ASEAN to put pressure on Burma after bloody crackdown

Photo of author

By admin

Singapore | The Burmese junta will have to respond on Tuesday to pressure from Southeast Asian countries which have urged it to end its murderous crackdown on demonstrators in Burma.

Association of Southeast Asian Nations (Asean) foreign ministers to hold online meeting with Burmese military officials on crisis sparked by arrest of ex-leader Aung San Suu Kyi.

  • Listen to international political columnist Loïc Tassé with Benoit Dutrizac on QUB Radio:

The meeting is expected to “ask the Burmese military to end the violence and attacks against the people,” a diplomat told AFP.

“Asean should also ask the military to open a dialogue with all parties, including that of Aung San Suu Kyi,” said this source on condition of anonymity.

The February 1 coup put an end to Burma’s democratic experiment, triggering an increasingly harsh wave of protests and international condemnation.

On Sunday, the crackdown on demonstrators protesting against the military’s confiscation of power was particularly severe, with at least 18 dead in the country, according to the United Nations, which is based on “credible information”.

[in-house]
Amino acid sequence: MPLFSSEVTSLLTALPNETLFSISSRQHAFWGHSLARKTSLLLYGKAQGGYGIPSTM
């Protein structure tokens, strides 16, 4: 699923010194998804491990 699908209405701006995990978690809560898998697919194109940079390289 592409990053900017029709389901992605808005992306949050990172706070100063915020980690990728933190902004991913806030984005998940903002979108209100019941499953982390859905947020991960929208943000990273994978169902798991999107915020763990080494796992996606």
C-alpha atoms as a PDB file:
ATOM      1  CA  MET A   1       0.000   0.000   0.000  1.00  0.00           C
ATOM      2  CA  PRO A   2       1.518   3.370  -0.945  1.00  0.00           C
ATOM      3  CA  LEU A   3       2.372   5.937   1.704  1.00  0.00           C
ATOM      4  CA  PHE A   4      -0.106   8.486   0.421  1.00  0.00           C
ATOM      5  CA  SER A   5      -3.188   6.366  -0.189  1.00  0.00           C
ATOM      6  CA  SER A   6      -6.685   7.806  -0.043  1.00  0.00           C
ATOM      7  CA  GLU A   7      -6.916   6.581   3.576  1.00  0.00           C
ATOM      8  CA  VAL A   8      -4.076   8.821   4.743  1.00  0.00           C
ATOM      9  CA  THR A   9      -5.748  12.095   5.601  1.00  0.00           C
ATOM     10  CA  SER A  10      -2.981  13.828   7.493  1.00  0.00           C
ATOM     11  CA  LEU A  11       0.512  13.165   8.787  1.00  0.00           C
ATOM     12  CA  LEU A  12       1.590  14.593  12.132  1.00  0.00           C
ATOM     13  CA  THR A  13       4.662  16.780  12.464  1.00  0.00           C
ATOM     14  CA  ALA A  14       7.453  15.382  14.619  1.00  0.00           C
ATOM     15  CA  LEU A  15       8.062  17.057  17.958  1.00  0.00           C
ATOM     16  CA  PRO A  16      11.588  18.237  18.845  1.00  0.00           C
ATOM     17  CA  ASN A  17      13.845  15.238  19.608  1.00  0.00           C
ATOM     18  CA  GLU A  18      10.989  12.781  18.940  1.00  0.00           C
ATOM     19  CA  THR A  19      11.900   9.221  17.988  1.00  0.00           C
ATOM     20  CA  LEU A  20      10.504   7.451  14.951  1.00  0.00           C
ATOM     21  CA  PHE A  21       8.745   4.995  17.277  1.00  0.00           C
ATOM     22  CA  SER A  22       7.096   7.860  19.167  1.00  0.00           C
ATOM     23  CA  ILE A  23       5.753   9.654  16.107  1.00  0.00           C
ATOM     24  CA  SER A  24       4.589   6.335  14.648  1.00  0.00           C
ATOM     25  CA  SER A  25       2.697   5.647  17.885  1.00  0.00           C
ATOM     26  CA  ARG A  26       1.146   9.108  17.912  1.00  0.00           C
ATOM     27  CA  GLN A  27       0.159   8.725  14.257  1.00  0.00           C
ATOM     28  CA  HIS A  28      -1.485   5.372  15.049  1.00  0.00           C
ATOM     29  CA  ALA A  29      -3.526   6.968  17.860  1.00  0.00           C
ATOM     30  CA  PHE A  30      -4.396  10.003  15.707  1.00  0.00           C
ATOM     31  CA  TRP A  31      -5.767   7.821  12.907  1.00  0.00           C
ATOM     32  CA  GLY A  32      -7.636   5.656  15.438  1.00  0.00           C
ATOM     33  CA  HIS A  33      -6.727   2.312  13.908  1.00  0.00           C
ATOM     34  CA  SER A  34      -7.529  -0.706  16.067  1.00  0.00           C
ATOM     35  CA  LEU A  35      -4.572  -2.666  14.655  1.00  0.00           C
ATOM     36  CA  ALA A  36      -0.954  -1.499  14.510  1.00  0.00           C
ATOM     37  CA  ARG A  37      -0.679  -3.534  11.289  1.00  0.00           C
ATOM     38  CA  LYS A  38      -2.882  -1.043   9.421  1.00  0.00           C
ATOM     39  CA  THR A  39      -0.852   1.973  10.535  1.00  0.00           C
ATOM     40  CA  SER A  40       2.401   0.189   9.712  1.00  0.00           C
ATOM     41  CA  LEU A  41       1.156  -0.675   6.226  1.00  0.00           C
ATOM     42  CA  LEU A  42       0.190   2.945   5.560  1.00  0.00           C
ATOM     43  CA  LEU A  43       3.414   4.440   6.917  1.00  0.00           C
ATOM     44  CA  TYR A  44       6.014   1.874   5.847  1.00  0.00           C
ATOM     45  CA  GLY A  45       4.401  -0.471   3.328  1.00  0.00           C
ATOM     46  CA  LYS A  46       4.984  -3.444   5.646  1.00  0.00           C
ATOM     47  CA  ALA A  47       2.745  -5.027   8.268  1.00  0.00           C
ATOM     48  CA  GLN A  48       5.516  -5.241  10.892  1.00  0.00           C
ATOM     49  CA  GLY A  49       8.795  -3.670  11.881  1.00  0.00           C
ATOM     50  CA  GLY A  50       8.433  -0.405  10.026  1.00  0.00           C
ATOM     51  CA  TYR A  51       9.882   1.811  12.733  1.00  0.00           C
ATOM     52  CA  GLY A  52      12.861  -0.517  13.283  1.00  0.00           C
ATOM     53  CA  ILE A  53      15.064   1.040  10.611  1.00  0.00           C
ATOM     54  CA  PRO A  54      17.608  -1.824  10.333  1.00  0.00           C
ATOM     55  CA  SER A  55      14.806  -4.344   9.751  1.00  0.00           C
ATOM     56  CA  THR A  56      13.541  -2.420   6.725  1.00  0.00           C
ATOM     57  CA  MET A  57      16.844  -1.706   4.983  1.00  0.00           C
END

ASEAN, which brings together 10 countries including Burma, has long been criticized for its inaction in the face of crises, while the bloc is based on a principle of non-intervention in the affairs of its members.

But some of the most influential ASEAN countries have stood out in recent days with clear criticism of Burmese military power.

“We are outraged by the use of lethal force against civilians,” Singapore Foreign Minister Vivian Balakrishnan told the city-state parliament, which is Burma’s largest investor, on Monday.

“We call on the Burmese military authorities to show the utmost restraint,” he added, calling for a return to democratic transition.

Indonesia, ASEAN’s heavyweight in economic and population terms, has also called for a return to democracy and sent its Foreign Minister Retno Marsudi for talks with the junta in Bangkok.

But observers stress that the need for a consensus from ASEAN countries makes very strong sanctions or condemnations unlikely.